It was quite a special car, beautifully done in design as well as execution. The dash board featured a number of unusual and extra instruments not seen on most Ferraris.
Soon thereafter, one Chester Bolin, who went by the name of Chet, showed up with the car at a few Ferrari club events. By then, the car had been painted what we later referred to as "resale red". The style of the car was very much like the early Tour de France Berlinettas, but somehow different; more elegant. But in those days, most of the Ferraris were different from all the other Ferraris in one way or another, so we didn't assign any particular value to the car. It was just another Ferrari of approximately 1956 vintage. Then, when it came time to pay his annual dues, Chet Bolin dropped out of the Ferrari Club, and neither Chet nor the car were to be heard from for a long time thereafter.
250 GT s/n 0425 GT -- note the similarity to the 250 GT "Tour De France" Berlinettas
Fast forward to the 80's. Everybody and his cousin was a "Ferrari Broker". A favorite pastime was researching the older Ferraris, trying to find one that was still "hidden in the barn". I was caught up in the fever, right there with many of my friends. I use to pore over my book of serial numbers, trying to refresh my memory about cars that I might be able to find and buy. Remember, the market was climbing wildly, and in the mid 80's it hardly mattered what you paid for a car. If you overpaid on that day, just wait a day! In other words, today's retail was tomorrow's wholesale.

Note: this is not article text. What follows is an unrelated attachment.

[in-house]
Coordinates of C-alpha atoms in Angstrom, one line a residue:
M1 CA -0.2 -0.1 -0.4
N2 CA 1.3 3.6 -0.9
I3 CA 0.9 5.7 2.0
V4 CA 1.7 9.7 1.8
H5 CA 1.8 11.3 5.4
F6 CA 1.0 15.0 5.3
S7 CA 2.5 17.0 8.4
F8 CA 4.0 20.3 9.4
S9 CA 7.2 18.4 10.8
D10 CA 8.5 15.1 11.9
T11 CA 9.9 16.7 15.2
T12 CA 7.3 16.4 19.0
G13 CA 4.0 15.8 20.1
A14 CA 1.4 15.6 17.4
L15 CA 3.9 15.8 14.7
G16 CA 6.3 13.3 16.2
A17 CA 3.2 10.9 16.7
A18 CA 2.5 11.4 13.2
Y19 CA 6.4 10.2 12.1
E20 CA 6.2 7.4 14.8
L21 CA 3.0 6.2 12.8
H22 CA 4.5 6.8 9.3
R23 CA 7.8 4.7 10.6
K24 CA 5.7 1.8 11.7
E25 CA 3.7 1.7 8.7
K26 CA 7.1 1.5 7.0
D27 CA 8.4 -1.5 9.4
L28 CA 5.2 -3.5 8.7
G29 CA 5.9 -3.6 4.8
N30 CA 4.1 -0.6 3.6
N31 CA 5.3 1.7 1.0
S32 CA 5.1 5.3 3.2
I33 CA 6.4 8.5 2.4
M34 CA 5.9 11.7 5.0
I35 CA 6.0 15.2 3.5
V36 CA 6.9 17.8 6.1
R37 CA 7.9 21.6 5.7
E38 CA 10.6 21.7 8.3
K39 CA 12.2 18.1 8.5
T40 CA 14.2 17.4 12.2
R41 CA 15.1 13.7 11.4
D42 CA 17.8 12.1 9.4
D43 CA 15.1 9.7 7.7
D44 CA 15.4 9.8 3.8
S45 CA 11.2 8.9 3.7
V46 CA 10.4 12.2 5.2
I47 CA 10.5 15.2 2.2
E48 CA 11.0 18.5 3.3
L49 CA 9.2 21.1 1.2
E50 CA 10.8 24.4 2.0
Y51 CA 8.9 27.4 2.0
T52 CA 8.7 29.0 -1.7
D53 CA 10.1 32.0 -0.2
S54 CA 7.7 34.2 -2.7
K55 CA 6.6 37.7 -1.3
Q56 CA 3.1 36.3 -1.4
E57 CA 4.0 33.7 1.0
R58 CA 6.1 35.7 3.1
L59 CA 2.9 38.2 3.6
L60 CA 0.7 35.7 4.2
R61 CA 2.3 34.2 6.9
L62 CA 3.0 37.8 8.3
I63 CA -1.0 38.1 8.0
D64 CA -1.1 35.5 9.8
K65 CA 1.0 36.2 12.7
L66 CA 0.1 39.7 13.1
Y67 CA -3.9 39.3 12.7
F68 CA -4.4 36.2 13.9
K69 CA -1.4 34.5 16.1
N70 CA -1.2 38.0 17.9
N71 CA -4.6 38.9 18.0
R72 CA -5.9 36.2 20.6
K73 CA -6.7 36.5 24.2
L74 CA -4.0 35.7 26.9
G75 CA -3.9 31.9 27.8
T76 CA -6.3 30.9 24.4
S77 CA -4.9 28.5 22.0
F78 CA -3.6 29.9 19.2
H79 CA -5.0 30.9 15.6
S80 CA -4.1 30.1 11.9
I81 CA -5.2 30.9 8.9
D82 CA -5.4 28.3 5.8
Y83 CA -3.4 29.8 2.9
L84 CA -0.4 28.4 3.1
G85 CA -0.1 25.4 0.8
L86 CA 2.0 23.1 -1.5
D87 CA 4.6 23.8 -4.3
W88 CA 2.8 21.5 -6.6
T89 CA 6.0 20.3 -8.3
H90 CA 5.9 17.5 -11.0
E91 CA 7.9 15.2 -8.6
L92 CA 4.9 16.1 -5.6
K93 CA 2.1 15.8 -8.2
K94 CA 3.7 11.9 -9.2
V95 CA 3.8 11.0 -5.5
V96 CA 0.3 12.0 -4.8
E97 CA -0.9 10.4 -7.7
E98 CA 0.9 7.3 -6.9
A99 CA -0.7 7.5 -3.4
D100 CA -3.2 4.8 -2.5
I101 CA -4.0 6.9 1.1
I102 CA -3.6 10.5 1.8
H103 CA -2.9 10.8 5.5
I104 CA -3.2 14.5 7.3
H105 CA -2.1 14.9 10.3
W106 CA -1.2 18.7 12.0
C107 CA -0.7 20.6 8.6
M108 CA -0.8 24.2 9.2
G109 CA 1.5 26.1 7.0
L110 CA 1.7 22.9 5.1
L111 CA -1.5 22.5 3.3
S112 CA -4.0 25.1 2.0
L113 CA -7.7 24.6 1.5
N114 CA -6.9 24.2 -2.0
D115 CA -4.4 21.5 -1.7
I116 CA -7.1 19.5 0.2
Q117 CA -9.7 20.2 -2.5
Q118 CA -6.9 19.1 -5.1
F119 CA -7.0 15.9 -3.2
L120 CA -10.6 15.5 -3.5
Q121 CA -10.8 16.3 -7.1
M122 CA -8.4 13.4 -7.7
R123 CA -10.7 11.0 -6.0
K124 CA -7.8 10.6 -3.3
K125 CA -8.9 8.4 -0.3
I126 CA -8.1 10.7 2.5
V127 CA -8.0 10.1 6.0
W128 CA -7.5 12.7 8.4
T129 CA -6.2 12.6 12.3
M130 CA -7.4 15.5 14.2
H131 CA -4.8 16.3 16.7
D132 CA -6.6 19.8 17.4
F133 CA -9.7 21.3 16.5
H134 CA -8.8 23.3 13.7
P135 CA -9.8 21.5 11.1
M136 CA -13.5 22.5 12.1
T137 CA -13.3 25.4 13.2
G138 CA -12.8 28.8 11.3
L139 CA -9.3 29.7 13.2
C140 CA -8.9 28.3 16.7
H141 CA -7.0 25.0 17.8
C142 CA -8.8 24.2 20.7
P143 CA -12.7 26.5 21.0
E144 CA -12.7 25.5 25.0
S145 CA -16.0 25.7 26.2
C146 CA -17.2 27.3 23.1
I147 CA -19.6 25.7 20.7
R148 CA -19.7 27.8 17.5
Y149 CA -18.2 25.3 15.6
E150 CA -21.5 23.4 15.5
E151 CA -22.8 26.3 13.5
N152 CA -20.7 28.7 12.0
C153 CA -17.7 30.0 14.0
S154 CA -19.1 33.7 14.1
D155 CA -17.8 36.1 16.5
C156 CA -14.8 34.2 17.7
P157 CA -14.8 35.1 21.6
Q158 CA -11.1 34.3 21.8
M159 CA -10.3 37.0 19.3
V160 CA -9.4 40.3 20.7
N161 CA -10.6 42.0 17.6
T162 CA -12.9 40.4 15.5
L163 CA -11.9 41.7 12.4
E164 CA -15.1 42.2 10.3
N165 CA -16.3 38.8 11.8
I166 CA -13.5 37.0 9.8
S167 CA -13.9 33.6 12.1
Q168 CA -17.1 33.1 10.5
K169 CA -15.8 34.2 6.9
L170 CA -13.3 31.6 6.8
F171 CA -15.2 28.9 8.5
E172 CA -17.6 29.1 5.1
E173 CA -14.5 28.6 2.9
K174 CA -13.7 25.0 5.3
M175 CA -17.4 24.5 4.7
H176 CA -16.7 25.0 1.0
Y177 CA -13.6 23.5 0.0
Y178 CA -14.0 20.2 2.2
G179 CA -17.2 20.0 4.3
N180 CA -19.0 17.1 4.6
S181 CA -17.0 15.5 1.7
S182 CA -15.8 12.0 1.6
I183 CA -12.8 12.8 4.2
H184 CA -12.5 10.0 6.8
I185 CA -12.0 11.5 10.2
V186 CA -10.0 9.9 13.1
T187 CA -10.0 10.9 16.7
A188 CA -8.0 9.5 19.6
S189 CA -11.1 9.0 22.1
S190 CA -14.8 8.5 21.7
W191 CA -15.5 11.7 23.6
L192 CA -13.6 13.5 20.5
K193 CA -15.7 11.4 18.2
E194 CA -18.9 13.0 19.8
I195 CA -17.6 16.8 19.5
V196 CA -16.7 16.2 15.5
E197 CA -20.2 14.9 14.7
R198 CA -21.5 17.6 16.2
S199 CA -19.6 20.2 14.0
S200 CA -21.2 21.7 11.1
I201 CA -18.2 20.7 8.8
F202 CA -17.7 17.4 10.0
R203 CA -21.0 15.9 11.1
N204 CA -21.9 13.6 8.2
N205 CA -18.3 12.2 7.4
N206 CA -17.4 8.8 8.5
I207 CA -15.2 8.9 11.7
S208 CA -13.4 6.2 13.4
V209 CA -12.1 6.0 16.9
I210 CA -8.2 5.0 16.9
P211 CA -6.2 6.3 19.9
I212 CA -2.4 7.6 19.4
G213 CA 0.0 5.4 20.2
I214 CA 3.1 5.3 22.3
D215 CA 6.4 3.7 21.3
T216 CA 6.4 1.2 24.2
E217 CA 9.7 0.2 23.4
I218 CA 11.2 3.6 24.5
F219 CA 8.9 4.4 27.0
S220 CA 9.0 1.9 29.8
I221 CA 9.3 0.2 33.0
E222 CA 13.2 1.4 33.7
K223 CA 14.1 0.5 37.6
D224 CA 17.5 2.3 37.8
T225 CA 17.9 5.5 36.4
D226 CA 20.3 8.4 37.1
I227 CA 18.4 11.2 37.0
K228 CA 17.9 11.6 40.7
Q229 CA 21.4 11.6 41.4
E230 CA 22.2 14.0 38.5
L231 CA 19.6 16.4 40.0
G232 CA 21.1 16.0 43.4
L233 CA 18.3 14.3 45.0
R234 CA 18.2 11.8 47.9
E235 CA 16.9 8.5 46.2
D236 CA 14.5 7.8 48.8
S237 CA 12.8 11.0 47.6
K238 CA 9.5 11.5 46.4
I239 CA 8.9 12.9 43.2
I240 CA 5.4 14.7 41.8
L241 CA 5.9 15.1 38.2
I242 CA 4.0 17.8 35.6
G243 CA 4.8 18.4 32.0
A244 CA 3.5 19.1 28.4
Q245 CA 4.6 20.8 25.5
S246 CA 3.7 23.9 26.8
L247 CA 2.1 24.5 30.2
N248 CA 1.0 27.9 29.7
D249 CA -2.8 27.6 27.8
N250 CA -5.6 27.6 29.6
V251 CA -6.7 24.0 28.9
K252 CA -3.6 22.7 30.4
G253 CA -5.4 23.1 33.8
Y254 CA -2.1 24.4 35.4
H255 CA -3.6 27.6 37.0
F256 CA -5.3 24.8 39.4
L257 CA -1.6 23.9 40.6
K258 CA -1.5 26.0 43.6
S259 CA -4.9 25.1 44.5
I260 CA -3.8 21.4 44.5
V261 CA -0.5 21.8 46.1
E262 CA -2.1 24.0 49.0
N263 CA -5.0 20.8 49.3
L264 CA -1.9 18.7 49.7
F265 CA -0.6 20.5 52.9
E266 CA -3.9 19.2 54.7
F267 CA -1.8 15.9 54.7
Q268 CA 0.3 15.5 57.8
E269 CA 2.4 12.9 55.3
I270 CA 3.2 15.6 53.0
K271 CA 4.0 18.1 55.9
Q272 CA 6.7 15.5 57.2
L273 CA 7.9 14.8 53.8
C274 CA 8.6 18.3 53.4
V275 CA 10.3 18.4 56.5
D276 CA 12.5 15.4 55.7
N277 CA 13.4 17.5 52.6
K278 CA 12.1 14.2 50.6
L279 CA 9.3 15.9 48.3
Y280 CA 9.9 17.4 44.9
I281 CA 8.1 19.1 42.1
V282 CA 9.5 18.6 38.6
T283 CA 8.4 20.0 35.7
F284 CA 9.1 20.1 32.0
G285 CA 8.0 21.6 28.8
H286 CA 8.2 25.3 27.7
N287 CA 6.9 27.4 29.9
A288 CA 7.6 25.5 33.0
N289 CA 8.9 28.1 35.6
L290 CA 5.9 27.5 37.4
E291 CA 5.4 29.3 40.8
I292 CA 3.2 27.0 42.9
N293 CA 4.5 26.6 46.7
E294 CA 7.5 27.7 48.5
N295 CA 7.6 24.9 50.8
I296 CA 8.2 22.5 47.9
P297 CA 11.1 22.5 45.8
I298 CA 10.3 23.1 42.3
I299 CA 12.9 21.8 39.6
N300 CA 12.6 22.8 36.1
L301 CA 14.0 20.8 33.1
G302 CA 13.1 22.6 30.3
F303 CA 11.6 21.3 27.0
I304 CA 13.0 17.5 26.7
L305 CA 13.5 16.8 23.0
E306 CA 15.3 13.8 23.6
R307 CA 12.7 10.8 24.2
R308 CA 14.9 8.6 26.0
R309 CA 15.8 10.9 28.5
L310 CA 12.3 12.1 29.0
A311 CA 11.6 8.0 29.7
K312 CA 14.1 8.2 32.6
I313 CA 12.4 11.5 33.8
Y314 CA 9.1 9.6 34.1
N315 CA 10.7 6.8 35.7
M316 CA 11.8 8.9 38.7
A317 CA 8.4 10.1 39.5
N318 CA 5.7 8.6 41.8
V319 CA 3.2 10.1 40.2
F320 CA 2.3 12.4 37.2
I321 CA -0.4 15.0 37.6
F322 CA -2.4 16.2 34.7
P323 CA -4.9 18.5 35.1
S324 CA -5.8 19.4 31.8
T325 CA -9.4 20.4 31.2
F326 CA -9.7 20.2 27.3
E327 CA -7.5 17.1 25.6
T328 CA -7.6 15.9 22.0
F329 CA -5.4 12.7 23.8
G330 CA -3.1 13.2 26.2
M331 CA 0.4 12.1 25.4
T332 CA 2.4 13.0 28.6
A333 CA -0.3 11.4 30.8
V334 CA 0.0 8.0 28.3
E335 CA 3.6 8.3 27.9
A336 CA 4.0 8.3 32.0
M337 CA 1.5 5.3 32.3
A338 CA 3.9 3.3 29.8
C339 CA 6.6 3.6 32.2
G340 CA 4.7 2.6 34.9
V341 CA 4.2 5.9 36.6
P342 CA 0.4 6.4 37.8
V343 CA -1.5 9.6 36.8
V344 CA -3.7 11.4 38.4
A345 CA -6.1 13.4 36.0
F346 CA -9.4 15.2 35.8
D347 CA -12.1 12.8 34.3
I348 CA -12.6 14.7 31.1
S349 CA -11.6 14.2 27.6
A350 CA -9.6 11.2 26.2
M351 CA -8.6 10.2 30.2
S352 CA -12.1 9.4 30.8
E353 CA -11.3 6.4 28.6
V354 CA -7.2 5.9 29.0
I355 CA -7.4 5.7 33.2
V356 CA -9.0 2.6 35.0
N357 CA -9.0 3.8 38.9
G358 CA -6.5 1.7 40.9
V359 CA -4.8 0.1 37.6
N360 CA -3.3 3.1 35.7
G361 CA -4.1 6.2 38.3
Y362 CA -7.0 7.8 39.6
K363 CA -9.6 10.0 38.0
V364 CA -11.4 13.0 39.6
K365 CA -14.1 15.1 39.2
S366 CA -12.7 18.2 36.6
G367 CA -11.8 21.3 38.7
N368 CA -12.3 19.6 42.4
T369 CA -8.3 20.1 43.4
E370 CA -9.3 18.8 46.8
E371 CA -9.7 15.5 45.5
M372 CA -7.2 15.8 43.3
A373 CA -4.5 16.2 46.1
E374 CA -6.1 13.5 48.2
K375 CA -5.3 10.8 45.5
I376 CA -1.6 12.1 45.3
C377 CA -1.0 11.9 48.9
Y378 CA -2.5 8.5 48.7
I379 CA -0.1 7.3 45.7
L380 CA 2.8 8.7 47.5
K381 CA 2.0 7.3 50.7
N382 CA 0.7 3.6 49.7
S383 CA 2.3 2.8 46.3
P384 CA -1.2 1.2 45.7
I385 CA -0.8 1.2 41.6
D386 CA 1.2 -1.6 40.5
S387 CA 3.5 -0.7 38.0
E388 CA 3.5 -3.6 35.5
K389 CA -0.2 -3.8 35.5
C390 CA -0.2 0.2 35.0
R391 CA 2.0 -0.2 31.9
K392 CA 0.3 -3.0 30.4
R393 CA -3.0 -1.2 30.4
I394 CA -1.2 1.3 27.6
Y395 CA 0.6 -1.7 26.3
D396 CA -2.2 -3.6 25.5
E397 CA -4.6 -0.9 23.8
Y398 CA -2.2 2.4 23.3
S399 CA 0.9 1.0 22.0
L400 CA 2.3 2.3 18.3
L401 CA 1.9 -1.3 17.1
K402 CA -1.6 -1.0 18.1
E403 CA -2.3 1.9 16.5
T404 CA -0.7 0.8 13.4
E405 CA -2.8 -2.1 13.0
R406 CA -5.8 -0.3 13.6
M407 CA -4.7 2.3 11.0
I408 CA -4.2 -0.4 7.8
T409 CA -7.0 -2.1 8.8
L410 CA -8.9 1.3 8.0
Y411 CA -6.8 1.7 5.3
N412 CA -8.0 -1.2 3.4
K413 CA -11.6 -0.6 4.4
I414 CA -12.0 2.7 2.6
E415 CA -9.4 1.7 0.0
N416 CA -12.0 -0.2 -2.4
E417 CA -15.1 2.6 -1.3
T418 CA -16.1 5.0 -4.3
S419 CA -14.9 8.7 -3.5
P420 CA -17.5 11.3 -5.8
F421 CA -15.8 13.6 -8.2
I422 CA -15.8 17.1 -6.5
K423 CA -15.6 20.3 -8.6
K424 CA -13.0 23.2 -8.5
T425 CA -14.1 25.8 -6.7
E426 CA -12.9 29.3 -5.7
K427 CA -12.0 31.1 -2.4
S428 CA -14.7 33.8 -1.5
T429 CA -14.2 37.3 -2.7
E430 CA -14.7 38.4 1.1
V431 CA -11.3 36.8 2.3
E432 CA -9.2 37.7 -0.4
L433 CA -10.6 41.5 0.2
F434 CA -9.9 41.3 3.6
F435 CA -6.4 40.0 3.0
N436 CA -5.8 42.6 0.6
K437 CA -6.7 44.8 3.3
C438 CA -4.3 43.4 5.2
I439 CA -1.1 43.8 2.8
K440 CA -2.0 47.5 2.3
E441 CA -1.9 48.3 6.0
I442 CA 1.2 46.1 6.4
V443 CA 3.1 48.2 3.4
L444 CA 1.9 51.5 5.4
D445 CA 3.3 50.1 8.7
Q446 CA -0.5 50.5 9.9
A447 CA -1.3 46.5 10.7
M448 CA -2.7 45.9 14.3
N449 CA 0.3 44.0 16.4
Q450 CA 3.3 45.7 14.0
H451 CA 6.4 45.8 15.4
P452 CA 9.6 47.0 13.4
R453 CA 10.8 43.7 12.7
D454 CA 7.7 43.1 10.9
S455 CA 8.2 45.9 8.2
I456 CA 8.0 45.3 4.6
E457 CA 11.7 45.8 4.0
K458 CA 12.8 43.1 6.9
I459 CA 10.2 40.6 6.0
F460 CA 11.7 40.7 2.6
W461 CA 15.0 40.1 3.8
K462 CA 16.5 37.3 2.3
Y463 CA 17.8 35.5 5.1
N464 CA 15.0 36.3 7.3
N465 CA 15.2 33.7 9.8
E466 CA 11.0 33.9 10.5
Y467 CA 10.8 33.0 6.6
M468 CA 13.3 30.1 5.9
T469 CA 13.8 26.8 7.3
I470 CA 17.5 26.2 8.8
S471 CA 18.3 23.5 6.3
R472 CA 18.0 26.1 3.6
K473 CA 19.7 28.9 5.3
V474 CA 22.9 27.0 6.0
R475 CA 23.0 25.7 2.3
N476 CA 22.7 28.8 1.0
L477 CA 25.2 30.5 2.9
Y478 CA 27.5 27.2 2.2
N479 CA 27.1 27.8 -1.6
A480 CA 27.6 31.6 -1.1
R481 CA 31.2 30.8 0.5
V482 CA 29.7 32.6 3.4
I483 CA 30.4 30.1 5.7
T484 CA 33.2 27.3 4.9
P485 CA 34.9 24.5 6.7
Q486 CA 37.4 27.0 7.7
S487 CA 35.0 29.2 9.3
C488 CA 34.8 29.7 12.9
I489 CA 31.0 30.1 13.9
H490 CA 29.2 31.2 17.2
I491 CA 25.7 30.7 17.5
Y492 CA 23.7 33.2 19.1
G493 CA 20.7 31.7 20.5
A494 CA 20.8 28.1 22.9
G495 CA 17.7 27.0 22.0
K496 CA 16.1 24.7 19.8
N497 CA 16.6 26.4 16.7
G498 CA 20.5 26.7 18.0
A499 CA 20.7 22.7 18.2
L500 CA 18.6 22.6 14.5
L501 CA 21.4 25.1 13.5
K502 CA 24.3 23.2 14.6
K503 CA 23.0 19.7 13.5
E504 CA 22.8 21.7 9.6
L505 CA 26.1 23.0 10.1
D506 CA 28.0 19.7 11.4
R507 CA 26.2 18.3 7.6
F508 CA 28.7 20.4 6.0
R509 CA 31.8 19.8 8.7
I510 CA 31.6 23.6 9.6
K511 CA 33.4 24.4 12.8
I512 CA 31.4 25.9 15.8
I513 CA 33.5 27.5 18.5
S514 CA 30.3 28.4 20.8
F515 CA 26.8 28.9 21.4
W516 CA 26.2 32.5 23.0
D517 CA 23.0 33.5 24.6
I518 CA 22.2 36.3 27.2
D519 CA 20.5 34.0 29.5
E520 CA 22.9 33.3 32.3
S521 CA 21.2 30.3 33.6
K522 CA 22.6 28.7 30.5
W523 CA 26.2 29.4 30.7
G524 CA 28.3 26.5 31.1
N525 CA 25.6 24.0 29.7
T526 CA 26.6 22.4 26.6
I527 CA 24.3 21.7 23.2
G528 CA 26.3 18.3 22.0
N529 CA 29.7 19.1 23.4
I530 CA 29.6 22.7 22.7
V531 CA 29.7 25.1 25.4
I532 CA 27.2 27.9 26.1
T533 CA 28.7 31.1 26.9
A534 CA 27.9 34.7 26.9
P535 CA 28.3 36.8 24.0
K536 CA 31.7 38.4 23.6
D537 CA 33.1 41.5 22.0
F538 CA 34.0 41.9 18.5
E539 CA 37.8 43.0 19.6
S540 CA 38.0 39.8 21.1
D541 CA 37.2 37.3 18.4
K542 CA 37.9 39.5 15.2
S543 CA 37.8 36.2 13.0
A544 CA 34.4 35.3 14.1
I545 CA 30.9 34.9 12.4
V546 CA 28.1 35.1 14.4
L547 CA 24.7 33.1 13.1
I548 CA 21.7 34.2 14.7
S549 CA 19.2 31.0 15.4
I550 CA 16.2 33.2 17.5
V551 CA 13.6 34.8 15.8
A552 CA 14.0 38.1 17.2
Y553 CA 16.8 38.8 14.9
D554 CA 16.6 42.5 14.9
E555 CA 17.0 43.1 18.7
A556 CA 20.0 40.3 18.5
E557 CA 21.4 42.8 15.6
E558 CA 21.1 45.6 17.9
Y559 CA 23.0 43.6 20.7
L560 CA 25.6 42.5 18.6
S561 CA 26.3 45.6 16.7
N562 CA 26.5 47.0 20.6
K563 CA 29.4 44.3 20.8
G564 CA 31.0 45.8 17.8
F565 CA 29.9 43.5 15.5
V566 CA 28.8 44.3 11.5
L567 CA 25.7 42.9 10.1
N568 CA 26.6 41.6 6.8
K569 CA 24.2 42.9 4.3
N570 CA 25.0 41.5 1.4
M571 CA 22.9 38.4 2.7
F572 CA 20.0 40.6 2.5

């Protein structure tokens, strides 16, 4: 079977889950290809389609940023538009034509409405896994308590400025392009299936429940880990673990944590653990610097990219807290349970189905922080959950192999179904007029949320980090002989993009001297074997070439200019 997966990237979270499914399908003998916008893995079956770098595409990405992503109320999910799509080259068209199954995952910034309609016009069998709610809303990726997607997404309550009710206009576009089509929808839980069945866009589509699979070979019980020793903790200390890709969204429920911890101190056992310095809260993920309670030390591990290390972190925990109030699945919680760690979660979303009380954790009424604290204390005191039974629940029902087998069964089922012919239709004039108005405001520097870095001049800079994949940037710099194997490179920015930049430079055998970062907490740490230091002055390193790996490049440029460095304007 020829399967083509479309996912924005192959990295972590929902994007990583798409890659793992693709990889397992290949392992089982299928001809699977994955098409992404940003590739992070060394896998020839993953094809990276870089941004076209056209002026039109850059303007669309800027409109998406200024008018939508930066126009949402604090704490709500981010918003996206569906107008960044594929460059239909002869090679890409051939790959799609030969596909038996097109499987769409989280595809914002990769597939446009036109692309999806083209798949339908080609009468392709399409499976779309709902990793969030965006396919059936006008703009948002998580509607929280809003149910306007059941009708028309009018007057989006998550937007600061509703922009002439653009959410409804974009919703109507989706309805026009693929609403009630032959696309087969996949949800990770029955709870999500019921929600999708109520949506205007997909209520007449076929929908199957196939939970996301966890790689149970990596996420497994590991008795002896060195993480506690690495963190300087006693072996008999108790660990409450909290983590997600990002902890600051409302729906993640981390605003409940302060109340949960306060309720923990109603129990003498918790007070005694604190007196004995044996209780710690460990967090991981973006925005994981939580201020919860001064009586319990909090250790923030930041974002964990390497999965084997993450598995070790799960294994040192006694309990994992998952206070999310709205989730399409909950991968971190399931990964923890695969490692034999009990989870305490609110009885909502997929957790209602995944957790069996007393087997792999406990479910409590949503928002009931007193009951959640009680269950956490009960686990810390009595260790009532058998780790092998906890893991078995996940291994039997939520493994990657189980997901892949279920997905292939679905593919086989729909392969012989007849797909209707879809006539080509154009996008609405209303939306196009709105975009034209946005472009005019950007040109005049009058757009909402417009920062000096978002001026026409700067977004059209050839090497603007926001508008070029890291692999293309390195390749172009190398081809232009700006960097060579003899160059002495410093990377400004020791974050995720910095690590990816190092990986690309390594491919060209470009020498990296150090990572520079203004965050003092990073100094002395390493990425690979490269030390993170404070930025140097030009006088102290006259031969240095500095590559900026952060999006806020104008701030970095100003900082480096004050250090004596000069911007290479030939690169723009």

In poring over my notes, I kept coming across Chet Bolin's name. No one that I knew had seen the car in many years, and most of the newcomers didn't even know the car existed. I had a strong feeling that Chet and the car, which bore Serial No. 0425 GT, were still together. But various attempts to locate an address for Chet met with failure; the telephone directories and the DMV, the L. A. County Registrar of Voters and other inquiries all came up blank.
As we reached the mid 80's, I finally decided to invest a little money with a private detective. Sure enough, he came up with an address for Chester Bolin in Murietta, in Riverside County! When I got this information, my friend John Starkey (to whom I had sold a Tour de France Berlinetta) was visiting, so I said to John, "How would you like to take a drive to Riverside County with me?". I had no telephone number for Chet, only an address. So there was nothing to do but to drive out to Murietta on speculation. When we got there, we pulled into the local gas station, to ask directions to his street, which we discovered was a street of mobile homes. As we rounded the corner we saw, parked in front of the mobile home, a tattered car cover, hiding the unmistakable shape of the Ferrari we were seeking!
It was a Sunday afternoon, and both Chet and his wife Phyllis were home, and delighted to receive some visitors from out of the past. They confirmed that no one had approached them about the car, and they apparently had little idea of its value (then, over $100,0
For a complete look at Sempre Ferrari, you may want to check out the rest of the articles from Volume 3, Issue 6 - November/December 1996